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  1. Abstract

    Molecular recognition in water is an important challenge in supramolecular chemistry. Surface‐core double cross‐linking of template‐containing surfactant micelles by the click reaction and free radical polymerization yields molecularly imprinted nanoparticles (MINPs) with guest‐complementary binding sites. An important property of MINP‐based receptors is the surface‐cross‐linking between the propargyl groups of the surfactants and a diazide cross‐linker. Decreasing the number of carbons in between the two azides enhanced the binding affinity of the MINPs, possibly by keeping the imprinted binding site more open prior to the guest binding. The depth of the binding pocket can be controlled by the distribution of the hydrophilic/hydrophobic groups of the template and was found to influence the binding in addition to electrostatic interactions between oppositely charged MINPs and guests. Cross‐linkers with an alkoxyamine group enabled two‐stage double surface‐cross‐linking that strengthened the binding constants by an order of magnitude, possibly by expanding the binding pocket of the MINP into the polar region. The binding selectivity among very similar isomeric structures also improved.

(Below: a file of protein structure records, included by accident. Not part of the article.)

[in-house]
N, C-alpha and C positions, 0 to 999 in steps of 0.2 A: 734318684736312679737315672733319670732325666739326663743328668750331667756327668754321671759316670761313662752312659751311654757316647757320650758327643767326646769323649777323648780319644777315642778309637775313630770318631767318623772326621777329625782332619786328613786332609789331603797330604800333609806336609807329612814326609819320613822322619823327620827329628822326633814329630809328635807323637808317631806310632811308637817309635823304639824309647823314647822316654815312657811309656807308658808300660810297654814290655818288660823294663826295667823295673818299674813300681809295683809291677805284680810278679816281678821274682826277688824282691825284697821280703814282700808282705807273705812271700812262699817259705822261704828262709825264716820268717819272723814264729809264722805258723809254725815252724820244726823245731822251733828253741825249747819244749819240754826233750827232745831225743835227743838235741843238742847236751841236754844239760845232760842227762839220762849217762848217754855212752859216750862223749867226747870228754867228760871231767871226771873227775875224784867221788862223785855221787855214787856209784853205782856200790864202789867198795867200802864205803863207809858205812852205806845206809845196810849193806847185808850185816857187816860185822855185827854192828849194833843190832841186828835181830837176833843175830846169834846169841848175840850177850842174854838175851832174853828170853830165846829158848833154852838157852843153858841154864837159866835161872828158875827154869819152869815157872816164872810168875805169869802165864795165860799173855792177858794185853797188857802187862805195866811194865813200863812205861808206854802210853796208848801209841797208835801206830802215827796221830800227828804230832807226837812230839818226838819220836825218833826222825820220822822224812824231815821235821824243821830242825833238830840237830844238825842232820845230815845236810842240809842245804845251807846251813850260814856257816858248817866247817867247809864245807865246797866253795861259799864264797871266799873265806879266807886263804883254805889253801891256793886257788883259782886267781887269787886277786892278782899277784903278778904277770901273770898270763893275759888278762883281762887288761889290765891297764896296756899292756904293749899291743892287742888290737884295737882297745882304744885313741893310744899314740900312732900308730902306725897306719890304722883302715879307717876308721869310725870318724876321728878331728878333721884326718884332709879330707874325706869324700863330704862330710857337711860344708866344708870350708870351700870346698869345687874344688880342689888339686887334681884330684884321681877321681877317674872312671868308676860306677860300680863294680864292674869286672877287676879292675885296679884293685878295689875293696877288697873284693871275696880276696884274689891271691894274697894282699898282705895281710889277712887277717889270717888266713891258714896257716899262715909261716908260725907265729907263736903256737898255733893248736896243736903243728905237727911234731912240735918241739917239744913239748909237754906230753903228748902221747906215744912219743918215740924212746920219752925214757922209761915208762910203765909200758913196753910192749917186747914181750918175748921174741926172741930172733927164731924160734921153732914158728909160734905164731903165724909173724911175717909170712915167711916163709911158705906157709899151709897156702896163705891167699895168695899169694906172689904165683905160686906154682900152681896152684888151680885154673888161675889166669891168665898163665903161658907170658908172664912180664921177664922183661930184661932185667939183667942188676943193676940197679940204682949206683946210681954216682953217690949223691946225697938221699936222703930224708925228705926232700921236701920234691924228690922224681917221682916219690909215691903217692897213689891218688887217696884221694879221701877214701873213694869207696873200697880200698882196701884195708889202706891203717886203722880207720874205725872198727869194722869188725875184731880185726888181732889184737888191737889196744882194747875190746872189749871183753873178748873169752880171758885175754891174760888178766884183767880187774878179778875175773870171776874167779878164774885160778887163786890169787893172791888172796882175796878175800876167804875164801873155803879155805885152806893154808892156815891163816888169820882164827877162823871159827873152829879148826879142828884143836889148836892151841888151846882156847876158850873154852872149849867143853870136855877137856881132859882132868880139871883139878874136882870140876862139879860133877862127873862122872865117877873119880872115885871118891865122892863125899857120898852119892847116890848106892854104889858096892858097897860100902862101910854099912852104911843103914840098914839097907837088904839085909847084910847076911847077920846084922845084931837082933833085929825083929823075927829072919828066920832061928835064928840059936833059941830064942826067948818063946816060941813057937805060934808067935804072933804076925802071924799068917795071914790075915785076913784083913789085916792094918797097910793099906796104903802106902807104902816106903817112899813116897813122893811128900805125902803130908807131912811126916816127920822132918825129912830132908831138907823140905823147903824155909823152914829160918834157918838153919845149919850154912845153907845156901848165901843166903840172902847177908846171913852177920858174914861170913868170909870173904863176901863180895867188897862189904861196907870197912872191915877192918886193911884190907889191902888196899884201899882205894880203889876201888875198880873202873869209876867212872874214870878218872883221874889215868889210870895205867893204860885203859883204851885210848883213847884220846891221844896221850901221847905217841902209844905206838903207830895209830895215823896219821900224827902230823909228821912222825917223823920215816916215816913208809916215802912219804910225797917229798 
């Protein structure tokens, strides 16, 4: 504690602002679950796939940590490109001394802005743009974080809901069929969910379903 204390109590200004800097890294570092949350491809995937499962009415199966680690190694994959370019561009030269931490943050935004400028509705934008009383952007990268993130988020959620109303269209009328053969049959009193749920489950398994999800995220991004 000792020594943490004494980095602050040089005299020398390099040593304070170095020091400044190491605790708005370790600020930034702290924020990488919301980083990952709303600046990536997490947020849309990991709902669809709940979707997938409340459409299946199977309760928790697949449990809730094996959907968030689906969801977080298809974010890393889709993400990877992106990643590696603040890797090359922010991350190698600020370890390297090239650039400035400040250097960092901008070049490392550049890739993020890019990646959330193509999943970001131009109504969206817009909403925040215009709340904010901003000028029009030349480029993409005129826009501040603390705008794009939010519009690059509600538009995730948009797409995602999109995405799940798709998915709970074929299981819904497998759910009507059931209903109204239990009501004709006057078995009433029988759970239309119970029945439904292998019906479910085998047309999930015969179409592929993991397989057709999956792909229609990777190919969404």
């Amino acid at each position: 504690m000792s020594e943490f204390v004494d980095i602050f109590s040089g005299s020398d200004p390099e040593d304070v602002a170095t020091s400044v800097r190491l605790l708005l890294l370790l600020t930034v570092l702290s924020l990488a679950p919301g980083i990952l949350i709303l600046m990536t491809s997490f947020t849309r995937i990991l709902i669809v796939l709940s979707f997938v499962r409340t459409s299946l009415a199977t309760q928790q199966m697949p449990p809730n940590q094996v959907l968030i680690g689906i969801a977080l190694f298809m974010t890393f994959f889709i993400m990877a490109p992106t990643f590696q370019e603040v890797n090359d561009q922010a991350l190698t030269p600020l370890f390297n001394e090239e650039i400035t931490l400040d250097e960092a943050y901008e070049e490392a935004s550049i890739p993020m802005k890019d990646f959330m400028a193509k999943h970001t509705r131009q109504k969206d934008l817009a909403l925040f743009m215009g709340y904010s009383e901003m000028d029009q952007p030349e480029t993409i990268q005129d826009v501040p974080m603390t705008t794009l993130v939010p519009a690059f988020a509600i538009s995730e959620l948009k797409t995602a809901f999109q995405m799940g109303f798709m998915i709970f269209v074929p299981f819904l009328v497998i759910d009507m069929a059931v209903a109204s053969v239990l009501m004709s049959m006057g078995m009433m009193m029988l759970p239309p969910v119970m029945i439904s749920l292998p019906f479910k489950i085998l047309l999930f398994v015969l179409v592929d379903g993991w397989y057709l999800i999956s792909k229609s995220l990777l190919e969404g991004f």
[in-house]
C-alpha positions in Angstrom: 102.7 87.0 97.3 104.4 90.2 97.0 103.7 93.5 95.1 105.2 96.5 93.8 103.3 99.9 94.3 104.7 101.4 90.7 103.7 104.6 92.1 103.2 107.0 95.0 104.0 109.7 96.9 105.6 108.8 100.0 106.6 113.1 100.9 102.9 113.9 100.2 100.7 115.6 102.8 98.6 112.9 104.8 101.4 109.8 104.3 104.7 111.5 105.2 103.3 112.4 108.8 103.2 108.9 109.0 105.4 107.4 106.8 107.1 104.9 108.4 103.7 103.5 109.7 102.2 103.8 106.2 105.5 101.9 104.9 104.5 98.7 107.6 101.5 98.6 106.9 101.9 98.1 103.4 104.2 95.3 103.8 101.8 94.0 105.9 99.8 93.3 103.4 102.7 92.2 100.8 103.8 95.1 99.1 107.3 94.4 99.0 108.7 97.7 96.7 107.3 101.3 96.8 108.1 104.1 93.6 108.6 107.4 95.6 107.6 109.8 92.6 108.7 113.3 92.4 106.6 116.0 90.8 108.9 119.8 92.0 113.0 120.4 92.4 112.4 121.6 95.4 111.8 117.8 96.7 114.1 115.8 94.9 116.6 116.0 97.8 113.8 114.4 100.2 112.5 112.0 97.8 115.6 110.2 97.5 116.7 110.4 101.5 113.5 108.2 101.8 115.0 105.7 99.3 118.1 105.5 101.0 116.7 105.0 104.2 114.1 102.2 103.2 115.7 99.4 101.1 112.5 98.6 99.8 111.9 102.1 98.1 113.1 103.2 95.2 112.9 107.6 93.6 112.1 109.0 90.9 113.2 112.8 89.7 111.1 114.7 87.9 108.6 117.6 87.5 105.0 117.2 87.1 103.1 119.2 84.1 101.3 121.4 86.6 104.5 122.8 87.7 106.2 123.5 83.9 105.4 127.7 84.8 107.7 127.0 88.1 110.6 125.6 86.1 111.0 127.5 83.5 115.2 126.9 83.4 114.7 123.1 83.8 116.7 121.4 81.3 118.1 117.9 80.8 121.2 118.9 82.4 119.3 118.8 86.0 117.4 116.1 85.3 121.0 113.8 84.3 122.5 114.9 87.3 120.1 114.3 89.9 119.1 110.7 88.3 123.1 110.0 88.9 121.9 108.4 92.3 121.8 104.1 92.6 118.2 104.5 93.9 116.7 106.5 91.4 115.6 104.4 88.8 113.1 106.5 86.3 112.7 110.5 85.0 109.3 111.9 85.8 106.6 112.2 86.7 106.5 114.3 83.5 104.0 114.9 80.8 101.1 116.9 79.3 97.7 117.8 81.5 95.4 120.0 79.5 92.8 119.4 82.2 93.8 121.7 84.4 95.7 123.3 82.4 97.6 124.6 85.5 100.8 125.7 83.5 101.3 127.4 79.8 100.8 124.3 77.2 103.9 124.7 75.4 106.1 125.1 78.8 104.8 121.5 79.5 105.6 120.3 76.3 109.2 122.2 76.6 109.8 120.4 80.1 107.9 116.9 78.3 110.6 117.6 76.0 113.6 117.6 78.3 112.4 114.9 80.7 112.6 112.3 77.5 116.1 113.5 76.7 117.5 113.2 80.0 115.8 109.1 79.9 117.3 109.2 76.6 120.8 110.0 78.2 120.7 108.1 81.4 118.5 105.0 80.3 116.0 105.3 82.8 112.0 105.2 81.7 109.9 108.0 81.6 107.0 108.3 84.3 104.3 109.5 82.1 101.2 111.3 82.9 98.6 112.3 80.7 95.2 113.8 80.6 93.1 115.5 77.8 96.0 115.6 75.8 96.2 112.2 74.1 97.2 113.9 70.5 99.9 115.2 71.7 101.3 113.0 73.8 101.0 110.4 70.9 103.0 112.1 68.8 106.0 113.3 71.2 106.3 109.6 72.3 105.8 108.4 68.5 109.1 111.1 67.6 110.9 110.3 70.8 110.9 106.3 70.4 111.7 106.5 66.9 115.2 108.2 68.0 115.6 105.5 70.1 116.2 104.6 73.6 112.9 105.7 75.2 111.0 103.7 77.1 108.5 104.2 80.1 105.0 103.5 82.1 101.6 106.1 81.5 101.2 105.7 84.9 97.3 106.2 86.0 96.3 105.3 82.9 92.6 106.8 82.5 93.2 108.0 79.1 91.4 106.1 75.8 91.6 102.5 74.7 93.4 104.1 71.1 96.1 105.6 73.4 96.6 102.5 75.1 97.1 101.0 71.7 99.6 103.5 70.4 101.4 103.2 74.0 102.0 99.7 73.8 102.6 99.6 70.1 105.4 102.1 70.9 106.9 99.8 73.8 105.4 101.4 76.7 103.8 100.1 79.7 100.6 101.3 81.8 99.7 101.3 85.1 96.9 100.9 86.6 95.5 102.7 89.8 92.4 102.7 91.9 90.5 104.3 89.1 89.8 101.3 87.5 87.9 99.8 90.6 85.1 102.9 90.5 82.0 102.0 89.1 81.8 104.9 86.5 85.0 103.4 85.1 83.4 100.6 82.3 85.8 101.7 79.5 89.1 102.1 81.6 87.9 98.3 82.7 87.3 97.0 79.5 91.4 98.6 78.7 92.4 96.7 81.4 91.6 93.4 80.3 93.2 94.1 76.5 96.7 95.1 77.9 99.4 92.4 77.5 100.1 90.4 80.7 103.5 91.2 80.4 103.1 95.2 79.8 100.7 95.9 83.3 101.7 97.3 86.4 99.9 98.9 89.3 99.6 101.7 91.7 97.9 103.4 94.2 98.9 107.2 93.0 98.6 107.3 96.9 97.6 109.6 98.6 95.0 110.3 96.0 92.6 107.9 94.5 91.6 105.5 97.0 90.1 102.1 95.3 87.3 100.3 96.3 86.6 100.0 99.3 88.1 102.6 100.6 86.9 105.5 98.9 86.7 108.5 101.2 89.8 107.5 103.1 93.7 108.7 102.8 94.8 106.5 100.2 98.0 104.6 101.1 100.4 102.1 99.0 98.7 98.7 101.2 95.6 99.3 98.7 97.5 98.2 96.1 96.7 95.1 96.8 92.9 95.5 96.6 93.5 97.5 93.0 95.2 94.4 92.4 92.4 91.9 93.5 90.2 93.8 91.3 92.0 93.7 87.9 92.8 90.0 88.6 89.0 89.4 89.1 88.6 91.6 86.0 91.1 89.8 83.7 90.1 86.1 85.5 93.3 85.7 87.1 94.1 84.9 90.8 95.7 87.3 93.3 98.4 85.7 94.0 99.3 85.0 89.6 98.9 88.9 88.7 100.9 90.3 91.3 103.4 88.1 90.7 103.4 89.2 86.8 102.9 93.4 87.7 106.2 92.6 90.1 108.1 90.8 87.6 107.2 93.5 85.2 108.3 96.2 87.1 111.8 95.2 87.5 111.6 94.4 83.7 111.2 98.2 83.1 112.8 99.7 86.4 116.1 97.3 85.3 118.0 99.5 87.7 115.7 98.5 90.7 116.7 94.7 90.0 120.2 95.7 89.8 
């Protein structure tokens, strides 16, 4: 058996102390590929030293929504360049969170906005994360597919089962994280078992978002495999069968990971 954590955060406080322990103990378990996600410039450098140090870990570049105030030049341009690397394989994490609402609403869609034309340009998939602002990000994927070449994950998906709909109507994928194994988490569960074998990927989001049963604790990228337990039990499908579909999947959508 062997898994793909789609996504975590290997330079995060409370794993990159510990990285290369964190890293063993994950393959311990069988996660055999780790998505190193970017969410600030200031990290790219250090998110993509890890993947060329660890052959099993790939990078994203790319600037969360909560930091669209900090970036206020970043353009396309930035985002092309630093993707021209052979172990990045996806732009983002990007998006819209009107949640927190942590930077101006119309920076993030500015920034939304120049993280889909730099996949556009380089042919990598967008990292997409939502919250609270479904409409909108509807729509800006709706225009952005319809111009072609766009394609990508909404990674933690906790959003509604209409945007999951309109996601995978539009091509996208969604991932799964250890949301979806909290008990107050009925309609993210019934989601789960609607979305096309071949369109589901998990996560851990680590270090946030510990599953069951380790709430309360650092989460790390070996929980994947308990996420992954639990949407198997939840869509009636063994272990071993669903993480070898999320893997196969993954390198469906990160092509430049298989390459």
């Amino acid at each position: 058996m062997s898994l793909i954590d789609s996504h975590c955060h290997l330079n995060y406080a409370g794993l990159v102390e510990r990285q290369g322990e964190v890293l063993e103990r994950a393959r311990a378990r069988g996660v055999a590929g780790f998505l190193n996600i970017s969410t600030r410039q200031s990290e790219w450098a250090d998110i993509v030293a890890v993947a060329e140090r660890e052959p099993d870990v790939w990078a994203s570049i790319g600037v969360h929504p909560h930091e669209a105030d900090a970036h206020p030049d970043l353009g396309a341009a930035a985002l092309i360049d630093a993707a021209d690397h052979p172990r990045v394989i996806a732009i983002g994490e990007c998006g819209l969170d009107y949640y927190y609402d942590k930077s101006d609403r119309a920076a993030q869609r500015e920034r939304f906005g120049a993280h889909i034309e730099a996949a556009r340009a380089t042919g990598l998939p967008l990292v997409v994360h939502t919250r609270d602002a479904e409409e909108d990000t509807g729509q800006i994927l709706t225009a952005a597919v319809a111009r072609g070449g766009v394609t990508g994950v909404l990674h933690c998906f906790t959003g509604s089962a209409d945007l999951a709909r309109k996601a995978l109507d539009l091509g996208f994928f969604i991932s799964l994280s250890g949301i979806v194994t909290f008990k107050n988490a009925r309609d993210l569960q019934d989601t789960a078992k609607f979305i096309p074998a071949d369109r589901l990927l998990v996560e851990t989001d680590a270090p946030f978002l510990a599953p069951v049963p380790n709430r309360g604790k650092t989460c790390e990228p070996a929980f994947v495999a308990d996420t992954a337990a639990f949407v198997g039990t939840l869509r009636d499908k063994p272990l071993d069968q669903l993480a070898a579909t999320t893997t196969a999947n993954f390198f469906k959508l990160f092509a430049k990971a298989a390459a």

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  2. null (Ed.)
    Glycosidases are an important class of enzymes for performing the selective hydrolysis of glycans. Although glycans can be hydrolyzed in principle by acidic water, hydrolysis with high selectivity using nonenzymatic catalysts is an unachieved goal. Molecular imprinting in cross-linked micelles afforded water-soluble polymeric nanoparticles with a sugar-binding boroxole in the imprinted site. Post-modification installed an acidic group near the oxygen of the targeted glycosidic bond, with the acidity and distance of the acid varied systematically. The resulting synthetic glycosidase hydrolyzed oligosaccharides and polysaccharides in a highly controlled fashion simply in hot water. These catalysts not only broke down amylose with similar selectivities to those of natural enzymes, but they also could be designed to possess selectivity not available with biocatalysts. Substrate selectivity was mainly determined by the sugar residues bound within the active site, including their spatial orientations. Separation of the product was accomplished through in situ dialysis, and the catalysts left behind could be used multiple times with no signs of degradation. This work illustrates a general method to construct synthetic glycosidases from readily available building blocks via self-assembly, covalent capture, and post-modification. In addition, controlled, precise, one-step hydrolysis is an attractive way to prepare complex glycans from naturally available carbohydrate sources. 
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  3. Conformational flexibility in the host's structure is often considered detrimental to its binding. Flexible pseudo-crown ethers with aromatic donor/acceptor groups at the chain ends, however, displayed enhanced binding affinity and selectivity, particularly when the direct binding interactions were compromised by unfavorable solvents. 
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